#endif</p><p>const int serialPacketSize = 2;
byte serialPacketBuffer[serialPacketSize];
const int wifiPacketSize = 4;
byte wifiPacketBuffer[wifiPacketSize];
IPAddress targetIP;
const int localPort = 8888; //UDP port
WiFiUDP Udp;</p><p>const char* ssid     = STASSID;
const char* password = STAPSK;</p><p>///const char* host = "";
///const uint16_t port = 17;</p><p>void setup()
  Serial.begin(115200);</p><p>  // We start by connecting to a WiFi network</p><p>  Serial.println();
  Serial.print("Connecting to ");
  Serial.println(ssid);</p><p>  /* Explicitly set the ESP8266 to be a WiFi-client, otherwise, it by default,
     would try to act as both a client and an access-point and could cause
     network-issues with your other WiFi-devices on your WiFi-network. */
  WiFi.begin(ssid, password);
  IPAddress statGateway = {192, 168, 1, 1};
  IPAddress statIP = statGateway;
  statIP[3] = 2;
  IPAddress statSubnet = {255, 255, 255, 0};
  WiFi.config(statIP, statGateway, statSubnet);
  while (WiFi.status() != WL_CONNECTED)
  Serial.println("WiFi connected");
  Serial.println("IP address: ");
  targetIP = WiFi.localIP();
  targetIP[3] = 1;
void loop()
  //Check for available Serial data and write it to the buffer
  if(Serial.readBytes(serialPacketBuffer, serialPacketSize) > 0);
    //Broadcast Serial data.
    Udp.beginPacket(targetIP, localPort);
    Udp.write(serialPacketBuffer, serialPacketSize);
  //Check for available WiFi data and write it to the buffer
  if(Udp.parsePacket() > 0)
  {, wifiPacketSize);
    Serial.write(wifiPacketBuffer, wifiPacketSize);

And as you may notice, this code is almost exactly the same as that of the WiFi Access Point, with the exception of course of having replaced the network setup-code with code for connection to the existing network. Remember to change the SSID and Security Key for the network if you are not using the same network ID and security as we are.

Setup Normal Mode

With the ESP-modules programmed, it is time to connect them as in their normal mode. Look at the third picture to see the wiring for the normal setup. Note that when Flashing the device we connected Rx to Rx and Tx to Tx. That is not the case in normal mode. Here we want Rx to Tx and Tx to Rx.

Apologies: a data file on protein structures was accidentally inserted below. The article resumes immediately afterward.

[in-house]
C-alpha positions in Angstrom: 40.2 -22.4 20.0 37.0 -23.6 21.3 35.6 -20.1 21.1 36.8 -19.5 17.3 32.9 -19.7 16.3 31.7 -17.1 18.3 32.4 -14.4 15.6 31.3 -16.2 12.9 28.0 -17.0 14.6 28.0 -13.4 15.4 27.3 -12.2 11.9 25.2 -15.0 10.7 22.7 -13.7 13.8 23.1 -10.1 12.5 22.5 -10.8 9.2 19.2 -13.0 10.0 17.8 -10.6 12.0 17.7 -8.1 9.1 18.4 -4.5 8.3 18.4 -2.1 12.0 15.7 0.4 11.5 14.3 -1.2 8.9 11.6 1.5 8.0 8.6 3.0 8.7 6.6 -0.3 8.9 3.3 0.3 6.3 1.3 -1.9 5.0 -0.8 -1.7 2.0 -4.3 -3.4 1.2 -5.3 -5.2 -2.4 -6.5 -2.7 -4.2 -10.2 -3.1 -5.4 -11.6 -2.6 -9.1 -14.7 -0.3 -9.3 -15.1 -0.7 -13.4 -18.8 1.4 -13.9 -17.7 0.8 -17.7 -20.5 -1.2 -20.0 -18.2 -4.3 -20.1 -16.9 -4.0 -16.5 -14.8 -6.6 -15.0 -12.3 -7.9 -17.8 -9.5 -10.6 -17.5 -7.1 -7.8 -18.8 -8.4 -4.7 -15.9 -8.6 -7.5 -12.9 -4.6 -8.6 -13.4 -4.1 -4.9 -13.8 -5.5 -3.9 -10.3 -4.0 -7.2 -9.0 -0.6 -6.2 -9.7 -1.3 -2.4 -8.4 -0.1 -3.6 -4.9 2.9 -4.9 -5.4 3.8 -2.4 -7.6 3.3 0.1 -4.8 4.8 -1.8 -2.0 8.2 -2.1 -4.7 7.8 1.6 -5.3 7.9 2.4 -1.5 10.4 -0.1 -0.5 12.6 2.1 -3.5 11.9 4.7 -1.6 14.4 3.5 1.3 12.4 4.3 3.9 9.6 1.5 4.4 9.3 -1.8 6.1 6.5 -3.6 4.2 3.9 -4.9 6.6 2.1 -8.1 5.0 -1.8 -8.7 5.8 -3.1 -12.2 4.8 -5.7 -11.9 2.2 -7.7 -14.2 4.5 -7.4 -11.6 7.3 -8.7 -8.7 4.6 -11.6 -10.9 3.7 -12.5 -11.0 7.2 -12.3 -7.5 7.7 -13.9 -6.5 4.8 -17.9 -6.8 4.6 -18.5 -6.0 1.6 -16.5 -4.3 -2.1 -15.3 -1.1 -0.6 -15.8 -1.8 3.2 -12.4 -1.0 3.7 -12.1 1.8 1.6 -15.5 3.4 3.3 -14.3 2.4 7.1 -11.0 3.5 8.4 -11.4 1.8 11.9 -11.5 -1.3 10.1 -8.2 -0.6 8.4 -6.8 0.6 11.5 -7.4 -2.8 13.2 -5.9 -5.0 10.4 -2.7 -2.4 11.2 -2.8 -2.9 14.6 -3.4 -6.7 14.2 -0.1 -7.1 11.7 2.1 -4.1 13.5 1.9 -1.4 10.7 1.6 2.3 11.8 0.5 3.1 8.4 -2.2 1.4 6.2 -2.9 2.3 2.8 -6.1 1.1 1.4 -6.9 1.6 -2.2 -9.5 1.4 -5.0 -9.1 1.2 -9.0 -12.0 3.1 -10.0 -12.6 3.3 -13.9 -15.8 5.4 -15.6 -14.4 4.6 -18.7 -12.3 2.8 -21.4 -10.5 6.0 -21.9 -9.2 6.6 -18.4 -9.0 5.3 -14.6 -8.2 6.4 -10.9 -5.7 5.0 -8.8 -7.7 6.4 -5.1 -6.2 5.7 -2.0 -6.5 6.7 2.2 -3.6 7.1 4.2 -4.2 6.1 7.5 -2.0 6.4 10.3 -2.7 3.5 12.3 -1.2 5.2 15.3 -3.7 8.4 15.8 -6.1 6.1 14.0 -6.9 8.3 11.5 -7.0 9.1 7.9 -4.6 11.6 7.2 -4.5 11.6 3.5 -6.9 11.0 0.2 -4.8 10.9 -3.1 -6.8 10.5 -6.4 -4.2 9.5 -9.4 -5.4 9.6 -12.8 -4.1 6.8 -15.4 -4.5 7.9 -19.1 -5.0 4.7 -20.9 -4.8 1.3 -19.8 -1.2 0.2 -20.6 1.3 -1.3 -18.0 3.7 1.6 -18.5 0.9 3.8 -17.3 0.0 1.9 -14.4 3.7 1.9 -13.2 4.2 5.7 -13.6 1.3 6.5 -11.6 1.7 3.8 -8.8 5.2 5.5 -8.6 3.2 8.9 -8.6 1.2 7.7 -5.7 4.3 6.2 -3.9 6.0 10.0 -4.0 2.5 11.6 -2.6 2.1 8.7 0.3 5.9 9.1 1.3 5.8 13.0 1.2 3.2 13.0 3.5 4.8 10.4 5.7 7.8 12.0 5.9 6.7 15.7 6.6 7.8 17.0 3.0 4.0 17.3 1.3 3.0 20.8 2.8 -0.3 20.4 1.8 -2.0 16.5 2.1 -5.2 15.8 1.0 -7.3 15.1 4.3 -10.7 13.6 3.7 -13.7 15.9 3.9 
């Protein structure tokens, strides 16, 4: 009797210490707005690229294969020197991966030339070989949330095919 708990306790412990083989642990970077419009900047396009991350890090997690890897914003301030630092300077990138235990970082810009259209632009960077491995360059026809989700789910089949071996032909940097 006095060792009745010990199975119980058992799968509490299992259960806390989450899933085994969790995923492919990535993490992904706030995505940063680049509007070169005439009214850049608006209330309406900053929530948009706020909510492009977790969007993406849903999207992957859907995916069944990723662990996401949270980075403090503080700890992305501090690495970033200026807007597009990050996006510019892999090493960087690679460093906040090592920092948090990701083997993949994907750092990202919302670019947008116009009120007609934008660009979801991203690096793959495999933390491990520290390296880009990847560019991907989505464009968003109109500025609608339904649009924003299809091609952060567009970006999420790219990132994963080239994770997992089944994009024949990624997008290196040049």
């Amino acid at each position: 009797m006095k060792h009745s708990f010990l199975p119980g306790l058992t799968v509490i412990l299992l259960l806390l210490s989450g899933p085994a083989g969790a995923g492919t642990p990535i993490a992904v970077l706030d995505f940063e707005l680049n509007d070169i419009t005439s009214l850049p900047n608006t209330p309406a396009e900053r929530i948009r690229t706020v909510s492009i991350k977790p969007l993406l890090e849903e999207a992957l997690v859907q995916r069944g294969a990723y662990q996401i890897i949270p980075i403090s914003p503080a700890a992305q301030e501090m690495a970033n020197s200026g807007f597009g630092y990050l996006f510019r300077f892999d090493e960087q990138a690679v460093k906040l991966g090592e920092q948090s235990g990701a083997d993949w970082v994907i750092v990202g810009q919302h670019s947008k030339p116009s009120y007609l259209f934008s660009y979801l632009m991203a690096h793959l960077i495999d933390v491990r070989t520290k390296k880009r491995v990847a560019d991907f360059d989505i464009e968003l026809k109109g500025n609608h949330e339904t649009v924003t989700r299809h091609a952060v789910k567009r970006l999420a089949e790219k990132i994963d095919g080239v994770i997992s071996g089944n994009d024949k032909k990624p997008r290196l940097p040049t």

And remember to remove the Reset-to-ground connection from the Arduino.

Step 7: Setup and Program the Arduino

In this chapter we have put all the code for the arduino that is connected to the EV3 and Wifi module on one side and the IOT module that also is connected to another wifi module.

The EV3_Write_Final.ino need to be uploaded to the arduino mega that is connected to Lego Mindstorm EV3. The code is explained in the comments inside the code.

The IOTUDP.ino need to be uploaded on the Siemens IOT Module. The code is explained in the comments inside the code. Remeber to change mac and ip adress (last thing is only needed if you changed the ip adress).

The WifuAP.ino needs to go on the wifi module connected to the IOT. The code is explained in the comments inside the code. Remeber to setup the SSID and Password you would like to the acess point.

The wifuClient.ino need to go on the wifi module connected to the arduino at the EV3. The code is explained in the comments inside the code. Remember if you have changed the SSID and password in the Acess point, you also need to make the same changes in the Client, otherwise they wont connect.

Step 8: Setup and Program the EV3

For the Lego Mindstorm setup you need some extra programmering blocks to transfer data the data from the mindstorm to the arduino. We used this guide to setup the correct wiring and download the extra programmering blocks:

In the mindstorm software we used the block called I2C, both the read and write block, since we need a variable for the motors (read from arduino) and a variable for the distance sensor (write to arduino).

Step 9: Conclusion & Result

So, if you have followed all instructions, you should have the same thing we have now:

An Ev3 robot that drives around measuring distances, which transmits those distances to the PLC via several devices, and which is in turn remote controlled from the PLC. A triumph of Cross-Platform-Integration, achieving communication between five unique programmable devices, seamlessly and smoothly communicating with each other.

Except, of course, that you, like us, probably do not have that. Sure the EV3 will drive around and measure things, but it is not remote controlled - and it is not (only) because of the code that bypasses the communication and just makes the EV3 drive around manually. It is because the connection breaks at a critical point: The Serial output from the IoT2000 is putting out extreme values seemingly at random on its Serial connection. It reads fine on Serial, and all other communications - the Ethernet connection, the WiFi connection, the I2C connection, they all work smoothly. But for some unknown reason the IoT can only send gibberish on its Serial connection, even while it receives normally.

Why does it do this? We have no idea. After about 40 man-hours of testing and research we still have no idea, and the limited official support and documentation available for the IoT2000 offers no salvation, either. For all we know, our model is just broken. If your setup is working flawlessly then it is likely that our IoT2000 is just broken.

All hope is not lost, though, you can enable an I2C connection on the IoT2000's pins A4 and A5. We did not try that due to the approaching deadline, but you can always try it if you want. Let us know if that works out better for you.

Anyway, that is all she wrote for this one. Enjoy.